Scholar argues that social media companies should be more democratic in restricting political advertisements.
International response to Christchurch attack shows the complexity of restricting online extremist content.
Technology giants face growing scrutiny from Congress and regulators over their dominance.
Scholar argues that the government should regulate app developers to prevent technology addiction.
Naming and shaming can serve as a legitimate, efficient, and democratic regulatory approach.
Scholar argues that shaming is an effective tool against violators of regulations.
Scholar argues that section 230 of the Communications Decency Act applies to internet platforms regardless of their “neutrality.”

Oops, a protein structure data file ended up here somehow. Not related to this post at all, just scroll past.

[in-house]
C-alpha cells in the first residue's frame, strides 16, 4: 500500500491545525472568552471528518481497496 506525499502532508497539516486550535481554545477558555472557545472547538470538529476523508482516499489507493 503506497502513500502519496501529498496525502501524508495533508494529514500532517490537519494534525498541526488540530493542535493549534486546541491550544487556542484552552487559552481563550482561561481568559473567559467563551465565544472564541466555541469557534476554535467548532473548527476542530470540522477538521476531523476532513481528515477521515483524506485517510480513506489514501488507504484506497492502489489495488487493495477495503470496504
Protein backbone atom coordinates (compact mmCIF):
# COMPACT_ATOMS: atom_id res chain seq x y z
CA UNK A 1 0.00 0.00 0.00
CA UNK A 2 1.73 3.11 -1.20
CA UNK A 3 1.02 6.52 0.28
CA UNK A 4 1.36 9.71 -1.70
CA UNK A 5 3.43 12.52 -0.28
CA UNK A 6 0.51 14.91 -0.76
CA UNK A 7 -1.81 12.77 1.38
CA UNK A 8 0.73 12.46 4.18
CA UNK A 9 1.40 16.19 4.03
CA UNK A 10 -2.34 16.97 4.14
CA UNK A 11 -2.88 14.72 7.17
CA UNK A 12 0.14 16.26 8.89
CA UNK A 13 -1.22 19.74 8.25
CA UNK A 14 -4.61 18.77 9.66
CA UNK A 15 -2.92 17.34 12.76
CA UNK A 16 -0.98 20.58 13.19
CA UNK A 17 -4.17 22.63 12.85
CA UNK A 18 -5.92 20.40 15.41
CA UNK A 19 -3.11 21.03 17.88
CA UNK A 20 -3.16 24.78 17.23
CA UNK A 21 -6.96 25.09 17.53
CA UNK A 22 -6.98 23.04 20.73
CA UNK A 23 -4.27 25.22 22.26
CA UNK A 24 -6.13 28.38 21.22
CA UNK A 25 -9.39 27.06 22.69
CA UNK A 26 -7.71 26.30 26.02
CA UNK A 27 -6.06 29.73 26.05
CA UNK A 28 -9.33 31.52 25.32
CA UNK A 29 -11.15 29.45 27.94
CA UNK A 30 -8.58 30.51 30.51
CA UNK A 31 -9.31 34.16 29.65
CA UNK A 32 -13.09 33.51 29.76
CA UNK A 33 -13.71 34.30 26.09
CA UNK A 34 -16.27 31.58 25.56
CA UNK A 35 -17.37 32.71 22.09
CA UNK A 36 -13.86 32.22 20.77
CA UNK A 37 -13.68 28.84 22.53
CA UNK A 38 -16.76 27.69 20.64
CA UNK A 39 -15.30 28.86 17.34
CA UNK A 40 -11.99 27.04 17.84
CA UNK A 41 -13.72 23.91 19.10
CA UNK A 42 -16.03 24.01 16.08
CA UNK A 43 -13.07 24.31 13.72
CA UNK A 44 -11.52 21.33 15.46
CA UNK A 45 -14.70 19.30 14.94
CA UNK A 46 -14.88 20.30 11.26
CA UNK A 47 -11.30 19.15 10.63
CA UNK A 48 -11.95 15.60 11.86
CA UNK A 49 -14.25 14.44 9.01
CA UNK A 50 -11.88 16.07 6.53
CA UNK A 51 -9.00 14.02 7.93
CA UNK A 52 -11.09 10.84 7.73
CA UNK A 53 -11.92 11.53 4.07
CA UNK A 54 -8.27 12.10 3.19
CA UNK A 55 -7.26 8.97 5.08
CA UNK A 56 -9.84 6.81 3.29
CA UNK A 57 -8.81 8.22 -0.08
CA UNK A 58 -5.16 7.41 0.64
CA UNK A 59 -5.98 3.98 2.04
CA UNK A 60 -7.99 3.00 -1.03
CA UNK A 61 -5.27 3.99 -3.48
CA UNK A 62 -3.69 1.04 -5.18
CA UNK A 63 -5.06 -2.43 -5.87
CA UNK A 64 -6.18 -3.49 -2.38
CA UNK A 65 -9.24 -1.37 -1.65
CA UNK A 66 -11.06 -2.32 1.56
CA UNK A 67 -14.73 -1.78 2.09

Facebook does not have a viable system to predict suicide in users.
Scholars argue that video and audio fabrications could threaten modern government but lack satisfactory regulatory solutions.
Scholars argue for strengthening regulations of online political advertising.
Law student argues that recent European Union privacy regulation does not fully protect children.
Author argues that FTC disclosure rules may infringe upon endorsers’ right to free speech.